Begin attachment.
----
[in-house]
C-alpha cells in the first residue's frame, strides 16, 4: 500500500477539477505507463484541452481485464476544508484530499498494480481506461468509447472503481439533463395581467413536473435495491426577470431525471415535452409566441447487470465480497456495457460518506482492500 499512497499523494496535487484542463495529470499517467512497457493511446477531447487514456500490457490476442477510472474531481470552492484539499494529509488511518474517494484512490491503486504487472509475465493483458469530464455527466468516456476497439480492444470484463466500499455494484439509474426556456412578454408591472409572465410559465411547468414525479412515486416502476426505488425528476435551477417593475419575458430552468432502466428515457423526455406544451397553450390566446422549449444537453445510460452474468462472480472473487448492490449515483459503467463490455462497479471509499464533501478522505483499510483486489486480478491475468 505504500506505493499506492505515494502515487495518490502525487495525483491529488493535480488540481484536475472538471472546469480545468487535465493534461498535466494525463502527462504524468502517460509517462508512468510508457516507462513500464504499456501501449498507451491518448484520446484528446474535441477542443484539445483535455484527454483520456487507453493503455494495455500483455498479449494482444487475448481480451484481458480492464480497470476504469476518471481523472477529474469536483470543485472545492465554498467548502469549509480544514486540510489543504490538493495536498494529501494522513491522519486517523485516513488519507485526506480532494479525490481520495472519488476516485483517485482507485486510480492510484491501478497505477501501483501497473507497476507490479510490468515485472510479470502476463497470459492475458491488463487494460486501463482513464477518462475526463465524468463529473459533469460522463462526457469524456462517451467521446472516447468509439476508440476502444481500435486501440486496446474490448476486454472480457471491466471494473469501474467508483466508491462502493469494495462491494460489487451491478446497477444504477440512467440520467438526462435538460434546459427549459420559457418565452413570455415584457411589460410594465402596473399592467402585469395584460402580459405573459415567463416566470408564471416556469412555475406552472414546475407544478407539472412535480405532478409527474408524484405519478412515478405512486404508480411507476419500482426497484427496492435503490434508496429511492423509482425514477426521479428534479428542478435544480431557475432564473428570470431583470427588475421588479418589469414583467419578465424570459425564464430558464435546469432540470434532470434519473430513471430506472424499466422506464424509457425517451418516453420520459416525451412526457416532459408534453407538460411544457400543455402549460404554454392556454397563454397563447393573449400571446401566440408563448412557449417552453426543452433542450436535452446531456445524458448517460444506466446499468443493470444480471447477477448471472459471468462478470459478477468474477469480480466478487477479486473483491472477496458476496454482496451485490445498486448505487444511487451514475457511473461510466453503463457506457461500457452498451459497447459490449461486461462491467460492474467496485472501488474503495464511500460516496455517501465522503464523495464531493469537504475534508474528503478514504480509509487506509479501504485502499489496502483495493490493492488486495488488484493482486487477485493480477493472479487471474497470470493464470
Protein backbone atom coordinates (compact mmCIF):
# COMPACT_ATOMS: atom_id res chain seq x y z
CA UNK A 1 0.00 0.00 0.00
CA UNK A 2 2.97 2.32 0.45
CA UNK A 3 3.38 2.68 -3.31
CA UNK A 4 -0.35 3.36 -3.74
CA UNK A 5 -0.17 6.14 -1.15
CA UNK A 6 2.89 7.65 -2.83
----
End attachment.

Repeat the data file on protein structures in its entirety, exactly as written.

[in-house]
C-alpha cells in the first residue's frame, strides 16, 4: 500500500477539477505507463484541452481485464476544508484530499498494480481506461468509447472503481439533463395581467413536473435495491426577470431525471415535452409566441447487470465480497456495457460518506482492500 499512497499523494496535487484542463495529470499517467512497457493511446477531447487514456500490457490476442477510472474531481470552492484539499494529509488511518474517494484512490491503486504487472509475465493483458469530464455527466468516456476497439480492444470484463466500499455494484439509474426556456412578454408591472409572465410559465411547468414525479412515486416502476426505488425528476435551477417593475419575458430552468432502466428515457423526455406544451397553450390566446422549449444537453445510460452474468462472480472473487448492490449515483459503467463490455462497479471509499464533501478522505483499510483486489486480478491475468 505504500506505493499506492505515494502515487495518490502525487495525483491529488493535480488540481484536475472538471472546469480545468487535465493534461498535466494525463502527462504524468502517460509517462508512468510508457516507462513500464504499456501501449498507451491518448484520446484528446474535441477542443484539445483535455484527454483520456487507453493503455494495455500483455498479449494482444487475448481480451484481458480492464480497470476504469476518471481523472477529474469536483470543485472545492465554498467548502469549509480544514486540510489543504490538493495536498494529501494522513491522519486517523485516513488519507485526506480532494479525490481520495472519488476516485483517485482507485486510480492510484491501478497505477501501483501497473507497476507490479510490468515485472510479470502476463497470459492475458491488463487494460486501463482513464477518462475526463465524468463529473459533469460522463462526457469524456462517451467521446472516447468509439476508440476502444481500435486501440486496446474490448476486454472480457471491466471494473469501474467508483466508491462502493469494495462491494460489487451491478446497477444504477440512467440520467438526462435538460434546459427549459420559457418565452413570455415584457411589460410594465402596473399592467402585469395584460402580459405573459415567463416566470408564471416556469412555475406552472414546475407544478407539472412535480405532478409527474408524484405519478412515478405512486404508480411507476419500482426497484427496492435503490434508496429511492423509482425514477426521479428534479428542478435544480431557475432564473428570470431583470427588475421588479418589469414583467419578465424570459425564464430558464435546469432540470434532470434519473430513471430506472424499466422506464424509457425517451418516453420520459416525451412526457416532459408534453407538460411544457400543455402549460404554454392556454397563454397563447393573449400571446401566440408563448412557449417552453426543452433542450436535452446531456445524458448517460444506466446499468443493470444480471447477477448471472459471468462478470459478477468474477469480480466478487477479486473483491472477496458476496454482496451485490445498486448505487444511487451514475457511473461510466453503463457506457461500457452498451459497447459490449461486461462491467460492474467496485472501488474503495464511500460516496455517501465522503464523495464531493469537504475534508474528503478514504480509509487506509479501504485502499489496502483495493490493492488486495488488484493482486487477485493480477493472479487471474497470470493464470
Protein backbone atom coordinates (compact mmCIF):
# COMPACT_ATOMS: atom_id res chain seq x y z
CA UNK A 1 0.00 0.00 0.00
CA UNK A 2 2.97 2.32 0.45
CA UNK A 3 3.38 2.68 -3.31
CA UNK A 4 -0.35 3.36 -3.74
CA UNK A 5 -0.17 6.14 -1.15
CA UNK A 6 2.89 7.65 -2.83